GENEVA, Ala. (WDHN) — The aftermath of high-speed car chases has been a familiar scene for the Geneva police department lately.

Since September of last year, the police department has recorded seven high-speed chases coming through their jurisdiction two of them coming from other agencies.

“One of them was probably the most reckless he did 100 down Highway 52, passed the police department and jumped the levee, and overturned his vehicle and the only thing we had was a reckless endangerment and eluding police charge,” Chief Mock said.

During car chases, Chief Mock says it’s important for officers to think fast on their feet and balance the duty of catching the bad guy as well as watching out for the safety of others.

“Sometimes we have to back off we had one of those situations where an officer was almost run over at the beginning of the pursuit, but it became so reckless due to driving and road conditions and we caught him another way,” Chief Mock said.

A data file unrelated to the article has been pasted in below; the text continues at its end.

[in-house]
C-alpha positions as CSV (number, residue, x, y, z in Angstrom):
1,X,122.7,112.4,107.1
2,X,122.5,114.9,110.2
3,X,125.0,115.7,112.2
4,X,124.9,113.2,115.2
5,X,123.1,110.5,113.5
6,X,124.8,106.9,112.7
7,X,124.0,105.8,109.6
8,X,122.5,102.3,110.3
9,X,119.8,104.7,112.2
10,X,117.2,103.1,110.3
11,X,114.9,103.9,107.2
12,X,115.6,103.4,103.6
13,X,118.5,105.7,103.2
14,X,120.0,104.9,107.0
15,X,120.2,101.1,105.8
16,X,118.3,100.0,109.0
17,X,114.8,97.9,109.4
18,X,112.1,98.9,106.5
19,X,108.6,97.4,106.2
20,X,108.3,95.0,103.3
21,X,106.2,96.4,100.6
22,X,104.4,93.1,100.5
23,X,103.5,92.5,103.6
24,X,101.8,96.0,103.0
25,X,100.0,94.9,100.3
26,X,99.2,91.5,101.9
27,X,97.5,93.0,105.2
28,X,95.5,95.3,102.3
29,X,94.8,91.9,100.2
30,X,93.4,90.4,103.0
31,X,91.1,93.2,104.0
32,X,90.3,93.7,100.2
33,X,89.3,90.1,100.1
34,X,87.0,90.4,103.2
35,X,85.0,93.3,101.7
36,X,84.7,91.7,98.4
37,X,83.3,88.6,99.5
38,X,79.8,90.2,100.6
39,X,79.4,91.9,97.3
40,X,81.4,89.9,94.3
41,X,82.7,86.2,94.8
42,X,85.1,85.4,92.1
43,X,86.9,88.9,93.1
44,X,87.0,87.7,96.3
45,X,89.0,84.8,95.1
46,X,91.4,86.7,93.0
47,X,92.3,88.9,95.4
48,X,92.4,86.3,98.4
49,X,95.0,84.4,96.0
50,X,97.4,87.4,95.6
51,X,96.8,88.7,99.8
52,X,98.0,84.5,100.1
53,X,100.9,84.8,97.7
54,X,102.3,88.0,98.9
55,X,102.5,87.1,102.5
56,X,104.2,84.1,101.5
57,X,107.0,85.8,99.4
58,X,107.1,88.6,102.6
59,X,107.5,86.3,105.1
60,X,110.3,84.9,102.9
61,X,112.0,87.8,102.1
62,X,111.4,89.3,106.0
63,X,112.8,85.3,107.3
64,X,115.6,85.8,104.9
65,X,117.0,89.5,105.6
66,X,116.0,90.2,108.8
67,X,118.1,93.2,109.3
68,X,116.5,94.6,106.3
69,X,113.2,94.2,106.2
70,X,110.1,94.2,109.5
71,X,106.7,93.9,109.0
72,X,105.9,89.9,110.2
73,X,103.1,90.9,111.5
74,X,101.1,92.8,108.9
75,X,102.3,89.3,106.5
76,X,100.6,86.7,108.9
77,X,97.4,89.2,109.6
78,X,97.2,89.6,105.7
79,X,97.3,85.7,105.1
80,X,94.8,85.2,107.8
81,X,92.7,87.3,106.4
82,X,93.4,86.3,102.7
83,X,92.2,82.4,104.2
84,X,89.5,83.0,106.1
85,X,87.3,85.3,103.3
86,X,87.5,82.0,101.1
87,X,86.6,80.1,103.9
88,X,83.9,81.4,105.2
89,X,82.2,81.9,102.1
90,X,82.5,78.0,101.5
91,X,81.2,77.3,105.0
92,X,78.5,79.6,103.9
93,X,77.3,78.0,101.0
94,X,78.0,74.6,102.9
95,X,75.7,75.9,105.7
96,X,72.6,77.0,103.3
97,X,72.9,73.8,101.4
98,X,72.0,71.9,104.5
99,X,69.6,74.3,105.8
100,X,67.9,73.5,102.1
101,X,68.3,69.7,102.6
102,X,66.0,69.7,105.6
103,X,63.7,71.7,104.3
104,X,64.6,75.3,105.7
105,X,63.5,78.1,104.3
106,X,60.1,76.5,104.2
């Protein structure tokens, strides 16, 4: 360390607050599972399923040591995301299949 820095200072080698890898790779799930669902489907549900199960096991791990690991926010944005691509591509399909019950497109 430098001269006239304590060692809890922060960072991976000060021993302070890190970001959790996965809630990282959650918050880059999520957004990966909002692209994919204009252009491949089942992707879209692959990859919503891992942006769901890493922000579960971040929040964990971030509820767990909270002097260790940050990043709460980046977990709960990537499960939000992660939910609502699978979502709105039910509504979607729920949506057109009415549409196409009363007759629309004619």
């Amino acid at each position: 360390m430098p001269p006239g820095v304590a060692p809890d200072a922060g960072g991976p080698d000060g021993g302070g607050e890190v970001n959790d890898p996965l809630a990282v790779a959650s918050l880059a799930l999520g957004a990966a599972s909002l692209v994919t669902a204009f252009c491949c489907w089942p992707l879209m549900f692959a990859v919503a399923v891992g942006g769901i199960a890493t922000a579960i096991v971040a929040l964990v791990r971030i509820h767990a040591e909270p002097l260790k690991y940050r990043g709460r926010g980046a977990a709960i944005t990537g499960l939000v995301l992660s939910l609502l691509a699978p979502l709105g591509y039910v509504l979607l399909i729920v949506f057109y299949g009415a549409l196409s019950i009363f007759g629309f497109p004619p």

Now, some Alabama lawmakers have grown tired of the problem as they plan to discuss making eluding law enforcement — currently a misdemeanor in Alabama — a felony at the upcoming legislative session in March.

That could be up to 10 years in jail with a 10,000 fine or if there is an injury caused to another person it could be up to 20 years in prison with a 30 thousand dollar fine.

Chief Mock says the bill is well overdue.

“If somebody wants to put themselves in danger that’s bad enough, they put us in danger that’s another story but we signed up for that but another family didn’t,”

But not everybody agrees it should be considered a felony like Geneva County NAACP president James Ruttlen.

He worries if someone drives longer to a well-lit area on a dark road if it would be considered eluding police. He thinks the bill will be targeted toward black people.

“I understand they are dangerous but a cop can have a grudge against a black man and say he eluded him and if he’s a felon already he’s going back to prison,” James Ruttlen said. “Thats why I’m against the bill I think the police will use it for their gain.”